• Action 9 takes action for consumer declared dead by credit bureau

    By: Todd Ulrich


    ORLANDO, Fla. - A credit bureau mistake wiped out a local woman's good credit and threatened to wreck her finances for months. The bureau was reporting her death, and that one mistake could affect hundreds of records.

    Action 9 consumer investigator Todd Ulrich took action for her and discovered information that can help consumers protect their good credit.

    Sylvia Stackhouse applied for a credit card and never expected the response that arrived by mail. Her credit application was rejected because the bureau thought she had died.

    “I thought 'Geez that is going to be a shock to my friends and my family,'” Stackhouse said laughing.

    But then she read the details in the letter. Experian, one of the big credit bureaus, was reporting her deceased. So any credit application could be rejected.

    “I don't like sloppy things when you're fooling with my money,” Stackhouse said.

    She called Experian's dispute number but never reached anyone and the automated recording wanted her Social Security number.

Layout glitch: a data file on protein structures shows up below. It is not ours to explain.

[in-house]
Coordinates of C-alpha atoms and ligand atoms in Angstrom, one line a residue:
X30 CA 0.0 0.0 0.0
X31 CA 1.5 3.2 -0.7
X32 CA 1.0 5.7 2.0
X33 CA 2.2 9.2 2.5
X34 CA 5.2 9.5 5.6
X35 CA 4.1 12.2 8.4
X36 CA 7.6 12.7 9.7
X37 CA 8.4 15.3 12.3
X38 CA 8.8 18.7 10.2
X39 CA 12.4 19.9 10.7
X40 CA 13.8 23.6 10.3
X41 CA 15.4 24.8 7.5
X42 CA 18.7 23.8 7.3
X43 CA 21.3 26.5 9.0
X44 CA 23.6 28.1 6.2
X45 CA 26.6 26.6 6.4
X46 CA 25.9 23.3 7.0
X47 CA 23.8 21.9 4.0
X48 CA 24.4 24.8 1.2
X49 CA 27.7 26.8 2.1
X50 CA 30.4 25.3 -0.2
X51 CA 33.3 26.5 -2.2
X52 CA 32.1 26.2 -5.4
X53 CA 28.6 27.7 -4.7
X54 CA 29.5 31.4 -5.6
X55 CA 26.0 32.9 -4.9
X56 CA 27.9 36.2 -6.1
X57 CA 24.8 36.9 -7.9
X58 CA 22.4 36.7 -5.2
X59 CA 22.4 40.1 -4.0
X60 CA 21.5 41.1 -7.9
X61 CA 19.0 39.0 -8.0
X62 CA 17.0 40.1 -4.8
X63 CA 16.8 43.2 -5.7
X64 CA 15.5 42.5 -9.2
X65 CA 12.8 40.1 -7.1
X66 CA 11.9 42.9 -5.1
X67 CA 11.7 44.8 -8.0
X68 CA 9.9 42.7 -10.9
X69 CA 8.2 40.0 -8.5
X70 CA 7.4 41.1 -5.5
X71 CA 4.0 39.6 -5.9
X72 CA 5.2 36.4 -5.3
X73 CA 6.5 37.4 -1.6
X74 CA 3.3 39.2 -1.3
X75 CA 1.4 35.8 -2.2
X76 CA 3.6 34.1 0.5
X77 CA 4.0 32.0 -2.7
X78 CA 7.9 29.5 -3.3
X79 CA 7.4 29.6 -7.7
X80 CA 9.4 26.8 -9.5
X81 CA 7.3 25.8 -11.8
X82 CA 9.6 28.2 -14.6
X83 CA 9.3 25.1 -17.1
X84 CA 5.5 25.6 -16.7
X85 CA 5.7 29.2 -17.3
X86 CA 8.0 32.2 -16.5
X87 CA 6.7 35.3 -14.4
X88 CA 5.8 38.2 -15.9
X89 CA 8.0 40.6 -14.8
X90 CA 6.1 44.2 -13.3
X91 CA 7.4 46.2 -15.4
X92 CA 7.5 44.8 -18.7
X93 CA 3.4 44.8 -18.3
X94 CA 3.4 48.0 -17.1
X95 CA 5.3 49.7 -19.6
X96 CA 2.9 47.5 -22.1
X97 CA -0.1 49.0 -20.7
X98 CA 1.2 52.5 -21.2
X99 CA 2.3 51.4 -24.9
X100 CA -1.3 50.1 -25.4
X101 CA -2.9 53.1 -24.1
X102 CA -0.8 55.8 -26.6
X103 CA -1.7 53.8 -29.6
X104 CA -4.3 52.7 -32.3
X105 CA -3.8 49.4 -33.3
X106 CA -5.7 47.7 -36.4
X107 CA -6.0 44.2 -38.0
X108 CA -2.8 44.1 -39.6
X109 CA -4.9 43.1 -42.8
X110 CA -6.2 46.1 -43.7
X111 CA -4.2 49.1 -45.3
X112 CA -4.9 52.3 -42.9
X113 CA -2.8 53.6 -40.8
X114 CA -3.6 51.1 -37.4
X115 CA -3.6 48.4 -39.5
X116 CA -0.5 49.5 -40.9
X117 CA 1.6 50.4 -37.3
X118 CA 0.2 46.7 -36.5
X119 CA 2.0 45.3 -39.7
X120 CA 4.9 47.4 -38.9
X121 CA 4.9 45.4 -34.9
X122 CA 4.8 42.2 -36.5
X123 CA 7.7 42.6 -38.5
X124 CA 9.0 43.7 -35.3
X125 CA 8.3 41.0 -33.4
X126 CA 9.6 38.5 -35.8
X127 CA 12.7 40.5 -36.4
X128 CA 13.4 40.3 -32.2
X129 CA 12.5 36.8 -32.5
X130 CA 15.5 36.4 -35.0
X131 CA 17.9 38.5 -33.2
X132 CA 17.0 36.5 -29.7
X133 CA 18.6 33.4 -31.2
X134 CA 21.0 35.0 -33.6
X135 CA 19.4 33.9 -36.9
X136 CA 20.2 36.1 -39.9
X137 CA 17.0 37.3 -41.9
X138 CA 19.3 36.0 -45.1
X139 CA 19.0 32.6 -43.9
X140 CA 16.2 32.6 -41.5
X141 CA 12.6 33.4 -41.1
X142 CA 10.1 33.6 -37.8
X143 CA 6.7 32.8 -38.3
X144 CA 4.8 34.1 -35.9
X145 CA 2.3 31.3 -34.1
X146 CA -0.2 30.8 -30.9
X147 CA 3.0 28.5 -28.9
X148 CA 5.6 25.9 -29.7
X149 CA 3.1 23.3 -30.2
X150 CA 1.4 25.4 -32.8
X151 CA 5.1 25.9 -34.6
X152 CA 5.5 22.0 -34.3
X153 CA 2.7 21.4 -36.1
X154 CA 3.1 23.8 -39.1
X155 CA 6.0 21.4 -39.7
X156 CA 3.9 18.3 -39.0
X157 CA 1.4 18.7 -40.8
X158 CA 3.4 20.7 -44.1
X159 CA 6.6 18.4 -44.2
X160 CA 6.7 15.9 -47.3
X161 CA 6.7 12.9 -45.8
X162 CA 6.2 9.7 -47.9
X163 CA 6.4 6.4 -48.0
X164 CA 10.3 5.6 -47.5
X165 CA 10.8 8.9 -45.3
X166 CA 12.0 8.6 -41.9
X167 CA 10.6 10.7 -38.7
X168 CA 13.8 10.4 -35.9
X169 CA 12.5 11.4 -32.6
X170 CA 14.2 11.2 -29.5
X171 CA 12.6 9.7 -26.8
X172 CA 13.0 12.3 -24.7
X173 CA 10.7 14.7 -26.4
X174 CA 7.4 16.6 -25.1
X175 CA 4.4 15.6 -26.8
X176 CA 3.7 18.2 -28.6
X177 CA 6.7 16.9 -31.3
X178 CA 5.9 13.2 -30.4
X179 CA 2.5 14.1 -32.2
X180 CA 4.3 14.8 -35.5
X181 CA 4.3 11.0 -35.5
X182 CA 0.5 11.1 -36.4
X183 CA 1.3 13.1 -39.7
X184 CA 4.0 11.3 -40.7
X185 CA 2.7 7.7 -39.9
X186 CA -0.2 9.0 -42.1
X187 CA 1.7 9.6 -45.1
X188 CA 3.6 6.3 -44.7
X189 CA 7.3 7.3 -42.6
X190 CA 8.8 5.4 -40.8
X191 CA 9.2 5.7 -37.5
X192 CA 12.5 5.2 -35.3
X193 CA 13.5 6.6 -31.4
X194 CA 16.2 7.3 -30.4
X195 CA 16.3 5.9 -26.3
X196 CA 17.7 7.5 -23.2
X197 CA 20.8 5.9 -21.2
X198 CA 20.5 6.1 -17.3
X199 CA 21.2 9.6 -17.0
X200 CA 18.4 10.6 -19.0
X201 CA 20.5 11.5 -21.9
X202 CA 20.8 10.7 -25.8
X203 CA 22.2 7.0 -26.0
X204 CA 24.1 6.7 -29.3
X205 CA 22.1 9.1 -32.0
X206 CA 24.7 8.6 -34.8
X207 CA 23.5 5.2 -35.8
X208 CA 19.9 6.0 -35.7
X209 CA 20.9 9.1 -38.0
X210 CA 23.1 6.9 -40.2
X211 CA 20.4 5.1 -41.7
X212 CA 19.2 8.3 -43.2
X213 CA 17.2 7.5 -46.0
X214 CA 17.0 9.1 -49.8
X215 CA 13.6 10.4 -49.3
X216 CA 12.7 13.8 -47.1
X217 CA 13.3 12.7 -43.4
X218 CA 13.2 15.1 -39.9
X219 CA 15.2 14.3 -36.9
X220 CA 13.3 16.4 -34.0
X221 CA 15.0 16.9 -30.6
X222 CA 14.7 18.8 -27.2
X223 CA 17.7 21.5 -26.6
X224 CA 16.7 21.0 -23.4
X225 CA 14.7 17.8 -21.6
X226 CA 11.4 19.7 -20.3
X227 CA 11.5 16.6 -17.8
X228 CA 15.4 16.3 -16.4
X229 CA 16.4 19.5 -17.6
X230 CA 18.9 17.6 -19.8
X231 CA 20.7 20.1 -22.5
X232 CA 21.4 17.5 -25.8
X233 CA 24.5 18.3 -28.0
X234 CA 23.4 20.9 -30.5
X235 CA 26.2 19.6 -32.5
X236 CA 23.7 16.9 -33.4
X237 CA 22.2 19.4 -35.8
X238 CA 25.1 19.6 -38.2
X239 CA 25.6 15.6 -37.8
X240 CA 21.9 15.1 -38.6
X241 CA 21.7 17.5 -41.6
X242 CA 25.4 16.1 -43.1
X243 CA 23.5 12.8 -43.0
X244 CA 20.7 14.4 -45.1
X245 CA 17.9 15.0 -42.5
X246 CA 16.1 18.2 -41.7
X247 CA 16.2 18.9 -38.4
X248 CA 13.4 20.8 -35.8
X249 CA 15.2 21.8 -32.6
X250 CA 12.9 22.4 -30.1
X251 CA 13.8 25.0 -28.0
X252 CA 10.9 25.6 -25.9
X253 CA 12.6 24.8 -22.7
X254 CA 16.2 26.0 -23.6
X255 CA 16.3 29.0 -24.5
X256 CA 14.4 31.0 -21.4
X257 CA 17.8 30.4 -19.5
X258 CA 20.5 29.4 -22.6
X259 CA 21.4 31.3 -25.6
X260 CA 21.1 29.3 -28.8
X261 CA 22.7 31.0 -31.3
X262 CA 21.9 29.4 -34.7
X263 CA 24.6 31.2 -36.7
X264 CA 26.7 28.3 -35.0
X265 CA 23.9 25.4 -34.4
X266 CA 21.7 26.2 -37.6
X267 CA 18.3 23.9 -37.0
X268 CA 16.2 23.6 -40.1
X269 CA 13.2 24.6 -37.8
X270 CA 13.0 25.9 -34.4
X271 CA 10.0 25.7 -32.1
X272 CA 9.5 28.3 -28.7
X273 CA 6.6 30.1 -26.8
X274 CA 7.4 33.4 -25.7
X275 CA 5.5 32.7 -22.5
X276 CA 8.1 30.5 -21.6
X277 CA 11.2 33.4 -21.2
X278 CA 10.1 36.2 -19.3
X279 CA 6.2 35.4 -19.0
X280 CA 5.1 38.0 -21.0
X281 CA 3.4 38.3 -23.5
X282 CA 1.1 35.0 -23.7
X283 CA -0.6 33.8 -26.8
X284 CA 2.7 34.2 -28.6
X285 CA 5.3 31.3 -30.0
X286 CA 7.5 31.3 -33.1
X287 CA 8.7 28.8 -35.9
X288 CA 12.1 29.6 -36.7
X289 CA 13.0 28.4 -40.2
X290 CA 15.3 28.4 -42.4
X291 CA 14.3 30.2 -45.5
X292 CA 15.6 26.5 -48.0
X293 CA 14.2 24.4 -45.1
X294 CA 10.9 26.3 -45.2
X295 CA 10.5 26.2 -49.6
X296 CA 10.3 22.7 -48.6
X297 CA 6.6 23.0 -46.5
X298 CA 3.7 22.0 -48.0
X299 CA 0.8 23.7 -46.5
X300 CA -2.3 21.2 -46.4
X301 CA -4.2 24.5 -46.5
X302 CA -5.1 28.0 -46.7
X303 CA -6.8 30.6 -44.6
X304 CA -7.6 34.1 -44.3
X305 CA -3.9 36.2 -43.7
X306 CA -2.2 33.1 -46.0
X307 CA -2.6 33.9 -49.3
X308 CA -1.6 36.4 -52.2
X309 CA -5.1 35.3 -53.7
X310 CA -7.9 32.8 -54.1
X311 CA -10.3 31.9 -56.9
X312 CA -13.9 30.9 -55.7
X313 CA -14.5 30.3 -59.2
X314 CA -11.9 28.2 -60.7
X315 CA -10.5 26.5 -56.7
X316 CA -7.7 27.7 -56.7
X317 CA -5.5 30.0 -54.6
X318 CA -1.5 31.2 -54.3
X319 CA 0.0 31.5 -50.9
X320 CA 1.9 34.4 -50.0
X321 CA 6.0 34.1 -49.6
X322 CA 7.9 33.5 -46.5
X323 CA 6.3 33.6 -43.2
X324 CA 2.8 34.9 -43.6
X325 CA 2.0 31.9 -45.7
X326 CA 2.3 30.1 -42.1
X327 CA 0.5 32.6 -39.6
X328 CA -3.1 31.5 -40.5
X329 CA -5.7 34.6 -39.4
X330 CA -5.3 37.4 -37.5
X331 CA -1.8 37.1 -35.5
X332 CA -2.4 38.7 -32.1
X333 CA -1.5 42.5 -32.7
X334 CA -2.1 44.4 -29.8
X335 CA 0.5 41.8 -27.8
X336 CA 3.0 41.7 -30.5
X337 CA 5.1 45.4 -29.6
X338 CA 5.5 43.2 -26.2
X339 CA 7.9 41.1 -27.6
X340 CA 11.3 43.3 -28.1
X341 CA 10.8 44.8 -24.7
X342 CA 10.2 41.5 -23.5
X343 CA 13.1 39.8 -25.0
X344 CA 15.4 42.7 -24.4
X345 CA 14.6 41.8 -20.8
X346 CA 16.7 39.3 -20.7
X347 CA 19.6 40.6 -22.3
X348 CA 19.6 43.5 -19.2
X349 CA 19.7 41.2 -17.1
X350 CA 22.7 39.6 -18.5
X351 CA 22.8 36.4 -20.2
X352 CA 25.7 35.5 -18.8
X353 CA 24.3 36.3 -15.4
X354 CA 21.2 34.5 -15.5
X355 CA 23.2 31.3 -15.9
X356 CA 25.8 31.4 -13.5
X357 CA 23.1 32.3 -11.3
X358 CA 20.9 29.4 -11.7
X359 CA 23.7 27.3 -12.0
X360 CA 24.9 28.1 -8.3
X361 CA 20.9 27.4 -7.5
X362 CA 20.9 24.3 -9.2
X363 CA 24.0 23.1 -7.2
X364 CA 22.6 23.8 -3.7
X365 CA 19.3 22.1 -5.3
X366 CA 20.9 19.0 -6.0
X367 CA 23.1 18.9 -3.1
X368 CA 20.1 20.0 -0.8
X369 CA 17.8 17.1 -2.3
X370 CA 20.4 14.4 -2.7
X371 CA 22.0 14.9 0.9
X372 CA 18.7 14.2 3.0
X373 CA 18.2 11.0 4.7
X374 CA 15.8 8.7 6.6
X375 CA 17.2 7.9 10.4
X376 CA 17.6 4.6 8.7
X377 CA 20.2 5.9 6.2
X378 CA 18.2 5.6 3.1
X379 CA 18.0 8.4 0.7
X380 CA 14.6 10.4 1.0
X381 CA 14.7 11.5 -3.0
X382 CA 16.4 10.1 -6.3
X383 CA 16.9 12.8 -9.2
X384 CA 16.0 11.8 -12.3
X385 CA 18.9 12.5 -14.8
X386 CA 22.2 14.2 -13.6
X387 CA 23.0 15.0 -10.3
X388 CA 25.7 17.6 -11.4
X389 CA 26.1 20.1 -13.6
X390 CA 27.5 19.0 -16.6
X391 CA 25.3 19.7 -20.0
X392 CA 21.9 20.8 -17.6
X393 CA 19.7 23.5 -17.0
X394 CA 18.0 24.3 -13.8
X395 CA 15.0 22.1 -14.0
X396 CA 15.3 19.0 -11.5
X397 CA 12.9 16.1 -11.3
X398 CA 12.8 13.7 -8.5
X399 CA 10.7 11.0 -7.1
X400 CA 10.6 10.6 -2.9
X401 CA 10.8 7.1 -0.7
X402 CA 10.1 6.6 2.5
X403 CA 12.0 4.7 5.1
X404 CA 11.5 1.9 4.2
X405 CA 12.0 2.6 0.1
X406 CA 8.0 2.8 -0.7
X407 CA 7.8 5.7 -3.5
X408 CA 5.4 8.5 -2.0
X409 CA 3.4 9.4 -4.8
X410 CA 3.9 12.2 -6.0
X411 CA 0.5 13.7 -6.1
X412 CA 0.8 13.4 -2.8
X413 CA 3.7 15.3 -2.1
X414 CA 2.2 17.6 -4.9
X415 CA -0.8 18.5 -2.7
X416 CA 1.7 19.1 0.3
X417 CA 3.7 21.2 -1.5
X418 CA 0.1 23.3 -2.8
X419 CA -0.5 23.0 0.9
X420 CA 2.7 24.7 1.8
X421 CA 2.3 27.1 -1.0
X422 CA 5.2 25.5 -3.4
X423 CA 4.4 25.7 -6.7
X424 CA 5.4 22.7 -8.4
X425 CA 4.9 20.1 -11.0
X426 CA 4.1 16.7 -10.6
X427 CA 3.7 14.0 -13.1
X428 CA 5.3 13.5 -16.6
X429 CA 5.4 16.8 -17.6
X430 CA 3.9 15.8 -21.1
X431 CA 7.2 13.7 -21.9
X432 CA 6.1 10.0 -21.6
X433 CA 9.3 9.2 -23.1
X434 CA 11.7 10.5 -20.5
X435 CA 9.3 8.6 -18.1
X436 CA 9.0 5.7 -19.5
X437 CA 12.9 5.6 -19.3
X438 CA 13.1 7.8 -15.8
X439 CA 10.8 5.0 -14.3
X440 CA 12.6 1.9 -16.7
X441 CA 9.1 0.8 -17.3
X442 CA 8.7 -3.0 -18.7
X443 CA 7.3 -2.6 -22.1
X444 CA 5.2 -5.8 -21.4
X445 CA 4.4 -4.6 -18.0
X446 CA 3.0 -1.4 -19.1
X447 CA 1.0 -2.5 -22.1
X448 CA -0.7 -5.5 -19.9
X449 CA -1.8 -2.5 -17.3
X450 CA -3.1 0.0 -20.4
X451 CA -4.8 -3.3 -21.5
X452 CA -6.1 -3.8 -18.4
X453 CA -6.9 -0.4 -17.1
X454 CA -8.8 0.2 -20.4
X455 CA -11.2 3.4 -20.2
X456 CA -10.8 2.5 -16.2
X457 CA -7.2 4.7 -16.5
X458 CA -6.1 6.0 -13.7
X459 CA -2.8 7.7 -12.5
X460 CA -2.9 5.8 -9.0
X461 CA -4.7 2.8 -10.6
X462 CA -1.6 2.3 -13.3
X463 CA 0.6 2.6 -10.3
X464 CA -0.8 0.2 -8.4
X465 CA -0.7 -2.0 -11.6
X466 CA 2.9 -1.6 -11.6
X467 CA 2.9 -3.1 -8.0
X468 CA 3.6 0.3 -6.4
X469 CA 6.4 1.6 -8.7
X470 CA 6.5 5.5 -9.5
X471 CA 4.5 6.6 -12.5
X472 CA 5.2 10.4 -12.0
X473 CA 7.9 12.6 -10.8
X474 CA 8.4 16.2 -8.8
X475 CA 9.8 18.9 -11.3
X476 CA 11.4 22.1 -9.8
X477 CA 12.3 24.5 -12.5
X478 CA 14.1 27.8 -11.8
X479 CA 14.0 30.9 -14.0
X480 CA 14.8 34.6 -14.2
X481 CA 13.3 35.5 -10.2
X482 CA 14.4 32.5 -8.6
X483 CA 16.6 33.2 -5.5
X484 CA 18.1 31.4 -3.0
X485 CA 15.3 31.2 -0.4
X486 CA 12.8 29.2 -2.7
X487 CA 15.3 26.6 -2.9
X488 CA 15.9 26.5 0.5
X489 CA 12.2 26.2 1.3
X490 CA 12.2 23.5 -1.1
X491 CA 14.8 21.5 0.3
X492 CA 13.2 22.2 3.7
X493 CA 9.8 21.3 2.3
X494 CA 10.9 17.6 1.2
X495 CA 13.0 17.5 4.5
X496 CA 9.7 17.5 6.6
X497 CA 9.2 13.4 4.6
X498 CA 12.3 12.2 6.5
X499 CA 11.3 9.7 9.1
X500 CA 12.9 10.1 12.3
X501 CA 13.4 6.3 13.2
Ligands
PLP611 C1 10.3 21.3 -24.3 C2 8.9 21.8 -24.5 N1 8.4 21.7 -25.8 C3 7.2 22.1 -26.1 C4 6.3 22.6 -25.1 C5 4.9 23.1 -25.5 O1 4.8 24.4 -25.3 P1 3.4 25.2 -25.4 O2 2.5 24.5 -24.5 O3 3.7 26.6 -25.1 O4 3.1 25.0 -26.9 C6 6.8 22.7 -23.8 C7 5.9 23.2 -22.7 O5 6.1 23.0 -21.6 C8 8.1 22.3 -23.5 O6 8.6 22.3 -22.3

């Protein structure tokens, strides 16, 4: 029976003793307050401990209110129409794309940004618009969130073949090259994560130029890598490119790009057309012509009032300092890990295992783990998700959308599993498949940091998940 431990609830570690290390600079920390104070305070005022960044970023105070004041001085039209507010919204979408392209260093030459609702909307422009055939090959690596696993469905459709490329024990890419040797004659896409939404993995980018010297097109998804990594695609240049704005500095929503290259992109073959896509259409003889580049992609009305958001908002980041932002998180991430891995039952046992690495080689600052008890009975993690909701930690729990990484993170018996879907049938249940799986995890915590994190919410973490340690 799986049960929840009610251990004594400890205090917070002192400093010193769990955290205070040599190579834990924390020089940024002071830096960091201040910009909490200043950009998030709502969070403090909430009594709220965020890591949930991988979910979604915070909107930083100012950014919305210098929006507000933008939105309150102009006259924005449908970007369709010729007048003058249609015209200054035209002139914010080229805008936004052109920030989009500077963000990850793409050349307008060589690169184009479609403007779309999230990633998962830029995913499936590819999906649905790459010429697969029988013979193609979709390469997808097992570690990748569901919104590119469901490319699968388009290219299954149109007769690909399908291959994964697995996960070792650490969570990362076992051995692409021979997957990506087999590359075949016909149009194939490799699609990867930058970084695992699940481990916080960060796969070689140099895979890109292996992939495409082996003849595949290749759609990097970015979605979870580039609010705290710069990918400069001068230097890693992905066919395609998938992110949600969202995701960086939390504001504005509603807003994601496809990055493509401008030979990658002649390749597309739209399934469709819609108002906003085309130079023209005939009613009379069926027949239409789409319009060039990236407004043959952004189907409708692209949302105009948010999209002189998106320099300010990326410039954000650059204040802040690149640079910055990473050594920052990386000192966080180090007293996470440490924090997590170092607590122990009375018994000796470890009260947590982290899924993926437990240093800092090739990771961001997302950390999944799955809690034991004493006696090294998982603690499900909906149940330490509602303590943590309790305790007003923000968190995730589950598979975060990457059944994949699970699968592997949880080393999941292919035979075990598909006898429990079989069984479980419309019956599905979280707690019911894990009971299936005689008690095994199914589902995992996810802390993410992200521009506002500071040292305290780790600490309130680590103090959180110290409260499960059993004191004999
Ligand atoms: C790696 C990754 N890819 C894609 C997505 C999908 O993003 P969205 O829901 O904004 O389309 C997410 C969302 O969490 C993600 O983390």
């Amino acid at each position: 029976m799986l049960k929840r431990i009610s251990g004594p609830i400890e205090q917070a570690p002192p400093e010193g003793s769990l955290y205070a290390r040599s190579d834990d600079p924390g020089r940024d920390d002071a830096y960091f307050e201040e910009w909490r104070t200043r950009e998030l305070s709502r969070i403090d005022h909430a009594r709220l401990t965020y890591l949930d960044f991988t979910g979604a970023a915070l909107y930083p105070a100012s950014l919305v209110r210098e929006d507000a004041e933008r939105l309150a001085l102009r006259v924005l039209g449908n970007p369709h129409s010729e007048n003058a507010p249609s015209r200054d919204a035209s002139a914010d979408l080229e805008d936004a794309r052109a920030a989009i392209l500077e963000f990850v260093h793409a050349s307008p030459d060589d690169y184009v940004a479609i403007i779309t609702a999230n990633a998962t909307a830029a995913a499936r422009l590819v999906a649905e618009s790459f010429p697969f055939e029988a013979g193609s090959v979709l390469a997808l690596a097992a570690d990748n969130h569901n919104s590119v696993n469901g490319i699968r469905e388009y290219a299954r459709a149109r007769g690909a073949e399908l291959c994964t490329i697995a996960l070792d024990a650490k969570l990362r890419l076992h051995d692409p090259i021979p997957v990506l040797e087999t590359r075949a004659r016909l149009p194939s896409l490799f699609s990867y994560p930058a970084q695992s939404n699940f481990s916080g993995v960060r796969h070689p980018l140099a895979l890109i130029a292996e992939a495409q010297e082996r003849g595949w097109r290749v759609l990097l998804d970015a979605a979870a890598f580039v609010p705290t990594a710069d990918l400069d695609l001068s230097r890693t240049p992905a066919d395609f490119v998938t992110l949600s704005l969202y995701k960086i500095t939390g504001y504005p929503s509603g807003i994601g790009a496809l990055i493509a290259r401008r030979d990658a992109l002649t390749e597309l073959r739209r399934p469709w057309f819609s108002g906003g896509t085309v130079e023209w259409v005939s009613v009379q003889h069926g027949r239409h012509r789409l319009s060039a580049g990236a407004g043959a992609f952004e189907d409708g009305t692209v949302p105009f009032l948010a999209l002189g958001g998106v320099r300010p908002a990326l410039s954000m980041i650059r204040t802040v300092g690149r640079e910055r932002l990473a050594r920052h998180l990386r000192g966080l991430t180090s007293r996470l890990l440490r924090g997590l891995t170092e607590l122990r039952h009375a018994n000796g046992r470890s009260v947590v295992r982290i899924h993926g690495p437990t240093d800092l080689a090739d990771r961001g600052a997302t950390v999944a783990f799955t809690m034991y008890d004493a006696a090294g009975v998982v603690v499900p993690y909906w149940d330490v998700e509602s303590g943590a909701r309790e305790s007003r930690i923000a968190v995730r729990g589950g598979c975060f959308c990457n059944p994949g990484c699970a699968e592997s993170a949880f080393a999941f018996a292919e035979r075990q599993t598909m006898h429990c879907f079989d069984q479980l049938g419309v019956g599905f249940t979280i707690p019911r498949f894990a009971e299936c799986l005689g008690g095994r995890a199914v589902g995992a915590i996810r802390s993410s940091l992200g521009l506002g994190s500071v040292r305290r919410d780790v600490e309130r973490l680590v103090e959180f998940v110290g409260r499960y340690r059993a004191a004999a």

“So, I never got through to anybody, so that's when I said, 'OK, I'll contact Channel 9,’” Stackhouse said.

    Action 9 checked credit bureau complaints, and it's not uncommon for bad keystrokes and human error to trigger death mistakes. But the consequences can be sweeping. A single bad entry can infect cyberspace and damage hundreds of records.

    “It could get worse before it gets better,” attorney Jared Lee said.

    Lee said once there's a death entry, even with bad information, the bureaus close all credit lines.

    “Most of the time, creditors take the position, close now ask questions later,” Lee said.

    A 2015 agreement between state attorneys general and the big three credit bureaus is supposed to make corrections faster.

    Ulrich contacted Experian corporate managers in California nearly a week ago and there still is no response.

    “I just want them to say I'm not dead, and I want it in writing,” Stackhouse said.

    Consumers should always dispute a credit bureau mistake in writing and send documentation to support their claim. Unless the bureau proves your claim is wrong, it automatically comes off.

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